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Negative to Positive: DOs and DON’Ts To Handle Conflicts Productively

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Tuesday, February 20, 2024

Good communication is the key to establishing and maintaining excellent personal and professional relationships. Unchecked poor communications lead to harmful attitudes and cracks in the foundation of a family or business unit.

You won’t agree with everyone all the time. Furthermore, if you’re surrounded by personalities complimentary (meaning different) to yours, you’re guaranteed to encounter various perspectives and ways of doing things.

You will face conflict. When you do, don’t let it take down you or your company. To effectively handle disagreements, follow these DOs and DON’Ts pulled from our business mindset online library. You’ll enjoy your best, most successful life by turning conflicts into opportunities.

DON’T avoid conflict. We all make mistakes and need grace and forgiveness. While you may choose forgiveness and let some slights slide, start to confront most head-on. Should someone consistently treat you or others poorly or make bad decisions, you must address and resolve the issue sooner rather than later.

At best, bottled-up emotions lead to stalled communications, like when you avoid someone or give them the cold shoulder. Continue to bottle up your feelings, and they’ll start to spill over in overly emotional and unproductive manners, such as yelling and fighting.

DO agree to talk it out. Don’t ice someone out, refusing to talk with them when there’s a problem. Have the maturity to speak with them to resolve issues, especially if they come to you first.

DON’T assume you can read minds. You don’t automatically understand where someone is coming from or the experiences and motivations that shape them. You must expressly ask them your questions to get to the bottom of any issues and avoid misunderstandings and increased conflict.

In “The 7 Habits of Highly Effective People”, Franklin Covey highlights a good habit: “Seek to understand and then to be understood.” In order to better understand someone and to be understood, state facts and your feelings. For instance, let’s say one of your subordinates has been late to your last two meetings. You would state the facts: “Pat, you were late to our meetings twice.” Then say how it makes you feel: “I feel disrespected because it’s like you don’t think my meetings are important.”

DO accept your role, however small, in the issue. No one is perfect, including yourself. You might have played some part in what went wrong. Humbly acknowledge that you could have done better or acted differently. Willingly listen to criticism and learn from it. Avoid the temptation for self-preservation, leading to denial of any mistakes you may have made.

DON’T use broad generalizations when attempting to resolve conflicts. Statements that begin with “You never/always…” are a tell-tale sign that charged and unfair communication is happening. People rarely “always” or “never” do something. Stick with stating facts and using fair language.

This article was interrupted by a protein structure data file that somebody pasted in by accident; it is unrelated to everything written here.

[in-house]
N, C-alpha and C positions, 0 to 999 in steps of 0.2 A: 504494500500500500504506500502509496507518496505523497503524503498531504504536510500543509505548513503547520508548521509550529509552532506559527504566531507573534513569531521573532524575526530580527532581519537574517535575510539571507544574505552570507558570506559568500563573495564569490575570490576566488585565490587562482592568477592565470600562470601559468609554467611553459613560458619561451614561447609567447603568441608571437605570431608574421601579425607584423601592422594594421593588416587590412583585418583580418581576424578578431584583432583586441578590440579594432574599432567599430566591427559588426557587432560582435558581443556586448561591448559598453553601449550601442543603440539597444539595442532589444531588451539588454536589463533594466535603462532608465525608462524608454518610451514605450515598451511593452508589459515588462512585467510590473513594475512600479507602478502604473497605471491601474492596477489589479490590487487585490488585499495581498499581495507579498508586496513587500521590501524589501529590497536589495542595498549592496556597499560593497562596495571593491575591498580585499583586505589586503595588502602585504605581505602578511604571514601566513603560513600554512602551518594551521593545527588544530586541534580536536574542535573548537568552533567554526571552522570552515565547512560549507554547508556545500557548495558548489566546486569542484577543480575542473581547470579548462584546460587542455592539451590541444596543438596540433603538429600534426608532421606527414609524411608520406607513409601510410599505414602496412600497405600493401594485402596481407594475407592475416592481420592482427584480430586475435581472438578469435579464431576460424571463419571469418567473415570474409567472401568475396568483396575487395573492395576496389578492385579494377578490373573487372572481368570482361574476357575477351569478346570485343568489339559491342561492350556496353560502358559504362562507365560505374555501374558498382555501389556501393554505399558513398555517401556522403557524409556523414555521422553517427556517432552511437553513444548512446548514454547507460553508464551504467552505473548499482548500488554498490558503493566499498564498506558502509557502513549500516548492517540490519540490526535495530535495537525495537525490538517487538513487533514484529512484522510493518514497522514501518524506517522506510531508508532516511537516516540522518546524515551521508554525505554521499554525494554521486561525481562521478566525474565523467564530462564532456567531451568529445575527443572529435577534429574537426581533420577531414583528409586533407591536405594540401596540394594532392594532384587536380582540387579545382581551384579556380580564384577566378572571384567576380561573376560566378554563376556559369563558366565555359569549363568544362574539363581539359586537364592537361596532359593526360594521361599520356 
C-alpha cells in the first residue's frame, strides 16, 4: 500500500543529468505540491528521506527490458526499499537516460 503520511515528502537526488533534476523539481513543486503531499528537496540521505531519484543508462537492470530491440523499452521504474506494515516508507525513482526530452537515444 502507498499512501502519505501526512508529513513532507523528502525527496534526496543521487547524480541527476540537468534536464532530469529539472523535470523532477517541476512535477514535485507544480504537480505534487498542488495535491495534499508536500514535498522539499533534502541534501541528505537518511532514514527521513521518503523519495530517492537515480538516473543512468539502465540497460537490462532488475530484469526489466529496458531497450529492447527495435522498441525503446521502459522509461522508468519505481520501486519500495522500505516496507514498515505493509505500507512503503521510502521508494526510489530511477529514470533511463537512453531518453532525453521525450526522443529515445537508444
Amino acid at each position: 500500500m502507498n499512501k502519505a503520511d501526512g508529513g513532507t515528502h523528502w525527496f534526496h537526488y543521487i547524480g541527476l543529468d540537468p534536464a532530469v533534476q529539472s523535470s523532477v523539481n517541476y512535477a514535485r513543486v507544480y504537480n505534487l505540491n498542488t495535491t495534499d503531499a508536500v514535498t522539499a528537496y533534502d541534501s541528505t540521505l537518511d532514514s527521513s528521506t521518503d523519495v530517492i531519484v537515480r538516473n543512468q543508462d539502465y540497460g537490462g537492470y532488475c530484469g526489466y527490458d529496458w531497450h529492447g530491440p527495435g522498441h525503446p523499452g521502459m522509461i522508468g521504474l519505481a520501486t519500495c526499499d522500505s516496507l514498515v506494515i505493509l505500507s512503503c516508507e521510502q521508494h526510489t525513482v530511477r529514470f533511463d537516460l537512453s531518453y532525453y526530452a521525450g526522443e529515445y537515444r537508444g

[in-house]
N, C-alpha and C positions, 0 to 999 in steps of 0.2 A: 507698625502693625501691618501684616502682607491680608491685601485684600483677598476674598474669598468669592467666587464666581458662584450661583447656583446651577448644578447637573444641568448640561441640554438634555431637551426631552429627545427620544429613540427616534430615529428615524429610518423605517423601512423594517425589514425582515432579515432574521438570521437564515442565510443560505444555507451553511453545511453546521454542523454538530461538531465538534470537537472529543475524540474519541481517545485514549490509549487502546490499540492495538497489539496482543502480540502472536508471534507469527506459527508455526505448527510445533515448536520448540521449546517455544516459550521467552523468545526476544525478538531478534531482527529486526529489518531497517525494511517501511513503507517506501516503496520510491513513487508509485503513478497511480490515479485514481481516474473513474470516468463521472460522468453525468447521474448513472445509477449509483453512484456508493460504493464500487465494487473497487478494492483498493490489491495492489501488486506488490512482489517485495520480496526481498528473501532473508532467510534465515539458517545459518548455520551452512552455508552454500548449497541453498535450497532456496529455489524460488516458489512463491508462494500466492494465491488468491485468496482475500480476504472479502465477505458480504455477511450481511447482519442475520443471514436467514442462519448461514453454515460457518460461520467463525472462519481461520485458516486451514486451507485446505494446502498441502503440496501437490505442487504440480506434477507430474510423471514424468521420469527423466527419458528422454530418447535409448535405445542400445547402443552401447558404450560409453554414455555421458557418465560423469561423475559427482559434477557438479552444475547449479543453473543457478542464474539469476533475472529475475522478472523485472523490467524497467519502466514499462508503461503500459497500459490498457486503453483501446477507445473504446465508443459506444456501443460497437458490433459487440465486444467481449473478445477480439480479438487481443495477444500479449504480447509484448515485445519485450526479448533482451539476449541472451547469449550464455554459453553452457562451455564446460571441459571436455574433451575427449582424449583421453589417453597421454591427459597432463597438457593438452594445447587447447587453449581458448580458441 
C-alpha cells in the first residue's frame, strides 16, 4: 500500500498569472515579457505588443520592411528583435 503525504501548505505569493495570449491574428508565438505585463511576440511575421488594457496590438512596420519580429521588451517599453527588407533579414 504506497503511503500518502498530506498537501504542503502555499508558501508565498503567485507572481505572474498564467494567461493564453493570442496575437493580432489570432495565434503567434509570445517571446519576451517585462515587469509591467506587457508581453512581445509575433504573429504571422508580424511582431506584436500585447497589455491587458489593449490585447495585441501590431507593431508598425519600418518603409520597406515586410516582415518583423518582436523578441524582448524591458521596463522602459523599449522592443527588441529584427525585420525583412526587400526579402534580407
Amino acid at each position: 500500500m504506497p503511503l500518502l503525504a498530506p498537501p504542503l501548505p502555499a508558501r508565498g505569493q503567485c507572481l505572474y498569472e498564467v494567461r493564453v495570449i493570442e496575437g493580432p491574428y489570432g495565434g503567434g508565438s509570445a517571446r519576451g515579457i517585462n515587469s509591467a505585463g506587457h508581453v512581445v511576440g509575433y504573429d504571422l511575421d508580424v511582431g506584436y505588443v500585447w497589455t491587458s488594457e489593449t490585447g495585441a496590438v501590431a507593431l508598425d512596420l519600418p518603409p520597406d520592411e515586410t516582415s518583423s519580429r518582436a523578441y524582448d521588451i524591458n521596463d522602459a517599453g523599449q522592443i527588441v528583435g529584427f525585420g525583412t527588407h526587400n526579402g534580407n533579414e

DO value differences of opinion. Often, there’s no one right or wrong way to view a situation or solve a problem. Appreciate the varying perspectives others bring to the resolution process.

DON’T focus on blame or “winning” the argument. What’s done is in the past and unchangeable, so there’s no productivity in placing blame. Instead, focus on a collaborative solution to avoid making similar mistakes in the future.

When you fixate on being the “winner” of an argument, you aren’t genuinely hearing what the other person says or looking at how you were at fault. So, your solution won’t be as valuable. Making your case for how wrong the other person is or denying their feelings keeps you in your limited viewpoint and targeting the wrong issues.

DO listen to understand, not to respond. Push other thoughts from your mind and truly listen for comprehension. If your mind is preoccupied with what to say next, then you are missing out on what the other person is trying to convey. While composing a rebuttal is tempting, try to catch your mind when it wanders and refocus it.

DON’T put labels on people. Just like broad-sweeping generalizations are bad for conflict resolution, so are broad labels. Someone who hasn’t finished their work on time isn’t “lazy.” Someone who likes to immediately talk through disagreements isn’t “emotional.” Recognize when those labels come to your mind. Remind yourself that they do more harm than good and work to eliminate them.


Disagree Constructively

You will face personal and professional conflicts–they’re just part of life. Sweeping them under the rug is never the answer. You can work through dilemmas constructively when you know what to do and what not to do.

Keeping communications open and respectful when conflict arises is one of the success secrets to turn a negative into a positive and come out stronger on the other side. You’ll improve your professional and personal life by learning to resolve disagreements in a healthy way. You’ll grow as a person, friend, parent, or spouse, too.

​Consider it your job to listen and stay curious, asking questions to get to the root of causes. Focus on solutions instead of problems.


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